Living beings contain their own assembly and operating instructions in the form of DNA. That's not the case with inanimate objects. Anyone wishing to 3D-print an object also requires a set of instructions. If they then choose to print that same object again years later, they need access to the original digital information; the object itself does not store the printing instructions.

Researchers have developed a means of storing extensive information in almost any object. With the method, 3D-printing instructions can be integrated into an object, so that after decades or even centuries, it will be possible to obtain those instructions directly from the object itself.

A previously developed method involved marking products with a DNA “barcode” embedded in minuscule glass beads. These nanobeads have various uses; for example, as tracers for geological tests or as markers for high-quality foodstuffs, thus distinguishing them from counterfeits. The barcode is relatively short —just a 100-bit code. At the same time, it has become possible to store enormous data volumes in DNA. A method also was developed that theoretically makes it possible to store 215,000 terabytes of data in a single gram of DNA and store an entire music album in DNA — the equivalent of 15 megabytes of data.

The new storage form is called DNA of Things. As a use case, the researchers 3D-printed a rabbit out of plastic that contains the instructions (about 100 kilobytes’ worth of data) for printing the object. The researchers achieved this by adding tiny glass beads containing DNA to the plastic. The new technological method retains the information over several generations — a feature the scientists demonstrated by retrieving the printing instructions from a small part of the rabbit and using them to print a whole new one. They were able to repeat this process five times, essentially creating the “great-great-great-grandchild” of the original rabbit.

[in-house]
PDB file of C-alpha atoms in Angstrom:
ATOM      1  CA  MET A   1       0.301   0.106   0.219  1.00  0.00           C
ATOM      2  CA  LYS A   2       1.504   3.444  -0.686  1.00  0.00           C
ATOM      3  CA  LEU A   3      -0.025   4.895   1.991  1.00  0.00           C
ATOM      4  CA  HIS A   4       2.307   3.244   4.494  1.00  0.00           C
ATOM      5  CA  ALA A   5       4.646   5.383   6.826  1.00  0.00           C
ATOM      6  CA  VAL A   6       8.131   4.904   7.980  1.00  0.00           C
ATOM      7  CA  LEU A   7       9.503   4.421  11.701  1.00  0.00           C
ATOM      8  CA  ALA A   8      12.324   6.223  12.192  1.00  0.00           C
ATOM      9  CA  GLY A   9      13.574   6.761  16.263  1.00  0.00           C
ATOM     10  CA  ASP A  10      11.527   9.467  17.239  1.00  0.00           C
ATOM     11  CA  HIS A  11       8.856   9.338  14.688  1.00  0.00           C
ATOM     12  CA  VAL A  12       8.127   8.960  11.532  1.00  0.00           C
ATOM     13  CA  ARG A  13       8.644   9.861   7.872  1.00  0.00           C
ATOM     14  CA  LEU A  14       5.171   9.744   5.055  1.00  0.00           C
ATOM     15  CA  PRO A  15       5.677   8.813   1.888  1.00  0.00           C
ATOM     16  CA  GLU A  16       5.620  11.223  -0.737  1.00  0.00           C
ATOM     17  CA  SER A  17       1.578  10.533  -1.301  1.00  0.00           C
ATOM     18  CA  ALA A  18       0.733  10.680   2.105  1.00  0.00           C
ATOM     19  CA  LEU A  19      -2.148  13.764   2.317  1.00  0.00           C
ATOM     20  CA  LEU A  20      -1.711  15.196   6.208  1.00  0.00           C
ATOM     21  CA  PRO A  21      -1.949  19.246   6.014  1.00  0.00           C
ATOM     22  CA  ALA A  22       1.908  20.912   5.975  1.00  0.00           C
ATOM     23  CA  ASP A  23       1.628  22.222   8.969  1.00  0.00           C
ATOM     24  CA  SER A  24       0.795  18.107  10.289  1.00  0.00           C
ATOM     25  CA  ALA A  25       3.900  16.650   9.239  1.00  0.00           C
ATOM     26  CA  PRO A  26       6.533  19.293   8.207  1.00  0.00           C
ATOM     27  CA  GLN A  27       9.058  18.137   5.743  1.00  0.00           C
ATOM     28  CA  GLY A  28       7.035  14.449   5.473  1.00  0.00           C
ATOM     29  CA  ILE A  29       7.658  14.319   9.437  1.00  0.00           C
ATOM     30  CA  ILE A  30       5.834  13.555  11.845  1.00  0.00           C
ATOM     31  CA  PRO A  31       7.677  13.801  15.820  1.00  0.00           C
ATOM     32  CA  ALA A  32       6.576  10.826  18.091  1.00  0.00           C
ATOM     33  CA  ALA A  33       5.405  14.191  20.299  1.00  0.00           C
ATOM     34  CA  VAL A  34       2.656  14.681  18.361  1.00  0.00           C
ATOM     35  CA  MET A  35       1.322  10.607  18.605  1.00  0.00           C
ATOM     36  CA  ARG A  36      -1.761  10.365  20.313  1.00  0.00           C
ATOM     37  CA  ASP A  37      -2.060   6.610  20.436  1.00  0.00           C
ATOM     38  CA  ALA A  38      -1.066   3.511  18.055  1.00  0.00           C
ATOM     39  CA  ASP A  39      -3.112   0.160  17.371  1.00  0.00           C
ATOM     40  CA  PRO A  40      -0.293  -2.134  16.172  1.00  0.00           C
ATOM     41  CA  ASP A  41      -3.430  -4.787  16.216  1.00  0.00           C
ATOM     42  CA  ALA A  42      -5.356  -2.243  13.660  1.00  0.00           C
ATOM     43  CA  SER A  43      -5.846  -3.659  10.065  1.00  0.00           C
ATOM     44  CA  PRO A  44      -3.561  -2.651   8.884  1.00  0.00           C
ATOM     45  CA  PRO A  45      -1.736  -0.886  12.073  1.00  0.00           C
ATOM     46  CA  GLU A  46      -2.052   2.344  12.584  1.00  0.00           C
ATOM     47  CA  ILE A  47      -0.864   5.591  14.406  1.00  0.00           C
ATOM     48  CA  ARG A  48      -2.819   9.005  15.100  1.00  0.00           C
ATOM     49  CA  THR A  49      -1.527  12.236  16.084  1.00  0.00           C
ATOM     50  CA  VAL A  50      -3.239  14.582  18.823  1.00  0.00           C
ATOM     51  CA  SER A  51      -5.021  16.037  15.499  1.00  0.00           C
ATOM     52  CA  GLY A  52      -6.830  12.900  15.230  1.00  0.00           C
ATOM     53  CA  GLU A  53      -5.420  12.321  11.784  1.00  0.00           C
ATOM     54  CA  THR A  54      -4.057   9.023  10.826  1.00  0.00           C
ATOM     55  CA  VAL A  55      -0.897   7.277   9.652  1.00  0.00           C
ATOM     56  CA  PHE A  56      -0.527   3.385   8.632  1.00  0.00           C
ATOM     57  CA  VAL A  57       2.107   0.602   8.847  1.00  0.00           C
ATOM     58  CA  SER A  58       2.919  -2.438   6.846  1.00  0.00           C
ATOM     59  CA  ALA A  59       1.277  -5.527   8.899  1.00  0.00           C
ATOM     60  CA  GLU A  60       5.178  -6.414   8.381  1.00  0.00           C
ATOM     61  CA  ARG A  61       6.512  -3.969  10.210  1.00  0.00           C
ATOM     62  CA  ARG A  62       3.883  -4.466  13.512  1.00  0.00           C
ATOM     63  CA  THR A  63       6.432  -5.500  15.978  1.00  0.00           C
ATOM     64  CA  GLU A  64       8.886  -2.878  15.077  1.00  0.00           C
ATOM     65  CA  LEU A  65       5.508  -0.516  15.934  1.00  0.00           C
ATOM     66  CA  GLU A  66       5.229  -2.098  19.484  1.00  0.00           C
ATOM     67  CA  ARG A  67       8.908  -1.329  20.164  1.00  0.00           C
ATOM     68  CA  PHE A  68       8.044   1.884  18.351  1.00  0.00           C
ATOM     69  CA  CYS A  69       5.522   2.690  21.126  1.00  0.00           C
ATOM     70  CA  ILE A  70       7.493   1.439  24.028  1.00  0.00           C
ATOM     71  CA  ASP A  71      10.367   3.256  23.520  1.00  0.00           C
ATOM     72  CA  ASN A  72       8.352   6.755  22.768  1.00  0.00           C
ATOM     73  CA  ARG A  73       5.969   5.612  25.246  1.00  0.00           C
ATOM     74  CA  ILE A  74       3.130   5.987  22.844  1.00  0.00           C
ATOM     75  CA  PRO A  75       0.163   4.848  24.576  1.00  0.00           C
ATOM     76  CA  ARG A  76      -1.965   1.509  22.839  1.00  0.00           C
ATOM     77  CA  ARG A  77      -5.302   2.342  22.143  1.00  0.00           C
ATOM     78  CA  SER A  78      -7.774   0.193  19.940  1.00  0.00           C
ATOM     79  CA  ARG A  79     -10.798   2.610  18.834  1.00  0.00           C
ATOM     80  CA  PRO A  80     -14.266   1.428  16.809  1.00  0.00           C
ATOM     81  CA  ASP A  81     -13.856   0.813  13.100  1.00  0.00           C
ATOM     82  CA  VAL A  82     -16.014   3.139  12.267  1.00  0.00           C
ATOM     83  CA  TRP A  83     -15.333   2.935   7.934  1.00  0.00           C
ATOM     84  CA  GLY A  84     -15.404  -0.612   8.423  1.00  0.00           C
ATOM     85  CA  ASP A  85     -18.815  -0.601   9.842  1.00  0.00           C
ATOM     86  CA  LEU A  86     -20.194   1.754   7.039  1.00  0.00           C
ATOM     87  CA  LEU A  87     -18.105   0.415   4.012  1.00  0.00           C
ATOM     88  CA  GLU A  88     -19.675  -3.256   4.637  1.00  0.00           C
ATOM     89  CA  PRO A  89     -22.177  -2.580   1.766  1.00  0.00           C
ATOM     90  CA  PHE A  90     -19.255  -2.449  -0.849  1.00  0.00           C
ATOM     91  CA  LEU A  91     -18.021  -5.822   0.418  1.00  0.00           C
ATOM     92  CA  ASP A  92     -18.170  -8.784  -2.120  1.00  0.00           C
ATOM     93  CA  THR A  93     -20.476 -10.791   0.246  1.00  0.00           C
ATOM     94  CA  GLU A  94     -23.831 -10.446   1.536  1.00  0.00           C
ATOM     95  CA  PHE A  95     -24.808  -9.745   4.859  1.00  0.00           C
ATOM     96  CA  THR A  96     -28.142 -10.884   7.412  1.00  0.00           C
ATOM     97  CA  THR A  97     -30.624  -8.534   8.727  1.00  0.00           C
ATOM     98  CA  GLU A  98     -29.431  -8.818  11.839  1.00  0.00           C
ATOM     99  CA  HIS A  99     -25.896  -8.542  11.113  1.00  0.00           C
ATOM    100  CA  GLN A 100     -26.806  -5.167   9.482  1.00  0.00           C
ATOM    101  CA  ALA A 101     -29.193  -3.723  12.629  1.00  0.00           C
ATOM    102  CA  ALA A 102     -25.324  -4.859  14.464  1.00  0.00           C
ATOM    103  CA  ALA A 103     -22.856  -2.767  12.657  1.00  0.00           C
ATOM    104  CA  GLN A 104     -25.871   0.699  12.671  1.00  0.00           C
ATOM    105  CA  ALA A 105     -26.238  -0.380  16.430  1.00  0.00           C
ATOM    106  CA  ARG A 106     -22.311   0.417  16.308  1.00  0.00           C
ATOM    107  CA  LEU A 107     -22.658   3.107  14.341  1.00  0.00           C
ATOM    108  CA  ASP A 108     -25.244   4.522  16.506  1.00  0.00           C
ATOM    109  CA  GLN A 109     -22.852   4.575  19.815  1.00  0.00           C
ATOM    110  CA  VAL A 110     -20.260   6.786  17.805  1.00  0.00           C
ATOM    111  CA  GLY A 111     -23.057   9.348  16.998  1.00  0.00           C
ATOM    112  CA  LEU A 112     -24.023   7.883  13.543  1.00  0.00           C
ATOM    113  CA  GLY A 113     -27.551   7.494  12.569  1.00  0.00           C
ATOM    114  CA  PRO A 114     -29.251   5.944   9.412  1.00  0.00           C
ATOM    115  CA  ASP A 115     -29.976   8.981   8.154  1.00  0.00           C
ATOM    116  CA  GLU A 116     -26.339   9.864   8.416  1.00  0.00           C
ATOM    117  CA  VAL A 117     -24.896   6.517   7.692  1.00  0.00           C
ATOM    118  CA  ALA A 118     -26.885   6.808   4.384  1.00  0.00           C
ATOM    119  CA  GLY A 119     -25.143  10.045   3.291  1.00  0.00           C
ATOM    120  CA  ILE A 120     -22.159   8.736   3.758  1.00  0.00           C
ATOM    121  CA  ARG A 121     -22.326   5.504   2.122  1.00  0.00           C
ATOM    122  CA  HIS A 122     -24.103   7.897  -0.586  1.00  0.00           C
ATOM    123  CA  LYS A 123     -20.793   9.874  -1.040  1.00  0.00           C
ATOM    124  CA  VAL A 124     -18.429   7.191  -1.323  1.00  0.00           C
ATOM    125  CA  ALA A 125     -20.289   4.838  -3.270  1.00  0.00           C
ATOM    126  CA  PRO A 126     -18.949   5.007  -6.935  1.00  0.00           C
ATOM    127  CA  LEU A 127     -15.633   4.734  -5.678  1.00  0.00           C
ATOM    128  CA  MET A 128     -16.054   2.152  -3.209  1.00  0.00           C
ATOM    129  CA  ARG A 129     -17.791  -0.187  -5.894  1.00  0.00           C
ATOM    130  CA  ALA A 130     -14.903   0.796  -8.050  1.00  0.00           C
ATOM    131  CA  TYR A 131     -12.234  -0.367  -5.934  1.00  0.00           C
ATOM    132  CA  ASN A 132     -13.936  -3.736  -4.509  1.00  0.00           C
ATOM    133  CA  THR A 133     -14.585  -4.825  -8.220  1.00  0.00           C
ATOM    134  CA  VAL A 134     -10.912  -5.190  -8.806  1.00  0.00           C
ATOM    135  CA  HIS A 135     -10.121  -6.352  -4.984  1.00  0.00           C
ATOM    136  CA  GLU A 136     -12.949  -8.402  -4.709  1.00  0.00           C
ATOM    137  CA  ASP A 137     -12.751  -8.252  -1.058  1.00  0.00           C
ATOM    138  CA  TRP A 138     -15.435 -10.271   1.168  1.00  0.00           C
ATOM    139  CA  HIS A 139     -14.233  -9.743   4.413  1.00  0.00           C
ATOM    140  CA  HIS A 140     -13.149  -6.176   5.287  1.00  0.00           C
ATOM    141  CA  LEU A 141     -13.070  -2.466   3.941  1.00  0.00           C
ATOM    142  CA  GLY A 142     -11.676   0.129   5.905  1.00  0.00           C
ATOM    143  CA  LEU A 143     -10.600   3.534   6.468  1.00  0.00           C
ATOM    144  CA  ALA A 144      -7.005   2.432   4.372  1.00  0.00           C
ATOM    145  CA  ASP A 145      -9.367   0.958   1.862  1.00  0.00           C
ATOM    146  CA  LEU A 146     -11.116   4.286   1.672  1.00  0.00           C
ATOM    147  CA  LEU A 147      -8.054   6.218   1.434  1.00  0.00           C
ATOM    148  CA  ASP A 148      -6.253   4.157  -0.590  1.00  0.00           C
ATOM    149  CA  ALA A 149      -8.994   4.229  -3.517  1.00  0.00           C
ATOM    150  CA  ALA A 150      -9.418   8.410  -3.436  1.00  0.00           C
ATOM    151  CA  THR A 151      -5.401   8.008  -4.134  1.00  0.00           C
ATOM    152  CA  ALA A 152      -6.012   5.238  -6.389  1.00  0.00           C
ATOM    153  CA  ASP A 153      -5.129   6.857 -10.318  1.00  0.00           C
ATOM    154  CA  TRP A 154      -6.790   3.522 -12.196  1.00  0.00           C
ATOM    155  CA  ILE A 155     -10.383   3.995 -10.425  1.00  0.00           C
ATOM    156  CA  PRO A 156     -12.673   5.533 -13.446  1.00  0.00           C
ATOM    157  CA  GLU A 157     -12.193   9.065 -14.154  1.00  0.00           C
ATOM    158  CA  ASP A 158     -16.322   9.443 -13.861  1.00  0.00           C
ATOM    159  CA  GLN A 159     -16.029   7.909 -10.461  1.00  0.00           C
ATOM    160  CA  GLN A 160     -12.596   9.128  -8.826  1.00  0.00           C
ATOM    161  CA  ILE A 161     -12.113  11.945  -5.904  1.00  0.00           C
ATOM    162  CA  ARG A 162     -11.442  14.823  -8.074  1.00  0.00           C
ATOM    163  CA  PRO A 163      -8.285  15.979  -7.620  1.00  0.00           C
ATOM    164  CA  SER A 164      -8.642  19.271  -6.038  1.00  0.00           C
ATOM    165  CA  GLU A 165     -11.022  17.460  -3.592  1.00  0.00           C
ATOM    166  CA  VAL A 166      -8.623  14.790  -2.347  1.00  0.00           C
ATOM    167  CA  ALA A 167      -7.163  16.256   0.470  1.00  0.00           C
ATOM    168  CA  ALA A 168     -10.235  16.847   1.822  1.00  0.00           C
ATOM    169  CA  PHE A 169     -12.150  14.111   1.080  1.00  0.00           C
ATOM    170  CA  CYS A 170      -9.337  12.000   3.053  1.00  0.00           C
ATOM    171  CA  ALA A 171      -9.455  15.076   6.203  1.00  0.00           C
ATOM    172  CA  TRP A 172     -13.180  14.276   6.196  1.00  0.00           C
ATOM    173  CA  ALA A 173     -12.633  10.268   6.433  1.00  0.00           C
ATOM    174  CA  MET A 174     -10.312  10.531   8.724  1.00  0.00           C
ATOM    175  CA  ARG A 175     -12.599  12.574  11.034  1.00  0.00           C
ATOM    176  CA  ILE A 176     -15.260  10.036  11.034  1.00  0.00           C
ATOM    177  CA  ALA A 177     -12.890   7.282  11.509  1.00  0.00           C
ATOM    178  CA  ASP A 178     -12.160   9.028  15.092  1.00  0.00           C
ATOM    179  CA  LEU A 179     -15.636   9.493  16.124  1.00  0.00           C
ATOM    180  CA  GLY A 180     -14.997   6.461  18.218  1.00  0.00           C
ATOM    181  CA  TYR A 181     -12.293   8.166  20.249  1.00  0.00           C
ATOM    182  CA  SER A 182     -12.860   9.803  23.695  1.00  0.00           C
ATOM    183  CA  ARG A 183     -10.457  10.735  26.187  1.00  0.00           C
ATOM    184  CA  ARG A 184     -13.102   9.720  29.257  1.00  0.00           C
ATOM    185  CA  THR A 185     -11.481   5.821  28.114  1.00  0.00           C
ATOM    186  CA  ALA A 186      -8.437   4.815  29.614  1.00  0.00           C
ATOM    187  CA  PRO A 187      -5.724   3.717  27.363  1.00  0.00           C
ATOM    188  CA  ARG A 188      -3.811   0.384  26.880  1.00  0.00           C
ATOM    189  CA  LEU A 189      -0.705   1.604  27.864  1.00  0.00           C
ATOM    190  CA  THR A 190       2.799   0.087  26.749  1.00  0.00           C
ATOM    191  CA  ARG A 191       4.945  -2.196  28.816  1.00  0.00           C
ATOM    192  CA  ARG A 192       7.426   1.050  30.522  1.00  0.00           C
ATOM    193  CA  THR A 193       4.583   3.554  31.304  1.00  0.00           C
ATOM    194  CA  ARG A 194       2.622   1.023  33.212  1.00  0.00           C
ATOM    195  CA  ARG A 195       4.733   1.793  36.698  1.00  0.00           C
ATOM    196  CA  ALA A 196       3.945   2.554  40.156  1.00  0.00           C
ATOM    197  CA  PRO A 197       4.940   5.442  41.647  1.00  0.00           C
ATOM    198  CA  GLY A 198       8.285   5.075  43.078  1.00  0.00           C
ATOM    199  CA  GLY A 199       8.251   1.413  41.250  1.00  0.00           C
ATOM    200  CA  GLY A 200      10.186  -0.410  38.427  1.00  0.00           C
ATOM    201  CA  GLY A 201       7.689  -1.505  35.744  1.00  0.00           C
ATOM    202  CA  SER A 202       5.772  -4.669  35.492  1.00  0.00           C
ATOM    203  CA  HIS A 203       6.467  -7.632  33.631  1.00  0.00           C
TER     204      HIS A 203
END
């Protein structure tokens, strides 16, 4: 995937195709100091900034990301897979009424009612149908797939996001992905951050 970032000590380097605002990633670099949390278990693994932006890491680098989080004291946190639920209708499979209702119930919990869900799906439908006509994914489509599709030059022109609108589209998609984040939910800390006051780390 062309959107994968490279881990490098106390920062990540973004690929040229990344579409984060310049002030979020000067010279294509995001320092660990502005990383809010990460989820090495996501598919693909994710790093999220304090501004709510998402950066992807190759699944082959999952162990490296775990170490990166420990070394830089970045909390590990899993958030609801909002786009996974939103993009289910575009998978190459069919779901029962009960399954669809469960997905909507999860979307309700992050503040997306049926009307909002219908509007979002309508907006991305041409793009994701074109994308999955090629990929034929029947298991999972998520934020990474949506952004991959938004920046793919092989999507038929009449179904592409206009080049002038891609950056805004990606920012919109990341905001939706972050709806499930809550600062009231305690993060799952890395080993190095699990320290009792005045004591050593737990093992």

The researchers used the technology to store a short film (1.4 megabytes) in glass beads, which they then poured into the lenses of ordinary glasses. In theory, it should be possible to hide the glass beads in any plastic objects that do not reach too high a temperature during the manufacturing process. Such plastics include epoxides, polyester, polyurethane, and silicone.

The technology could be used to mark medications or construction materials such as adhesives or paints. Information about their quality could be stored directly in the medication or material itself; medical supervisory authorities could read test results from production quality control directly from the product. And in buildings, for example, workers doing renovations can find out which products from which manufacturers were used in the original structure.

For more information, go to ETH Zurich .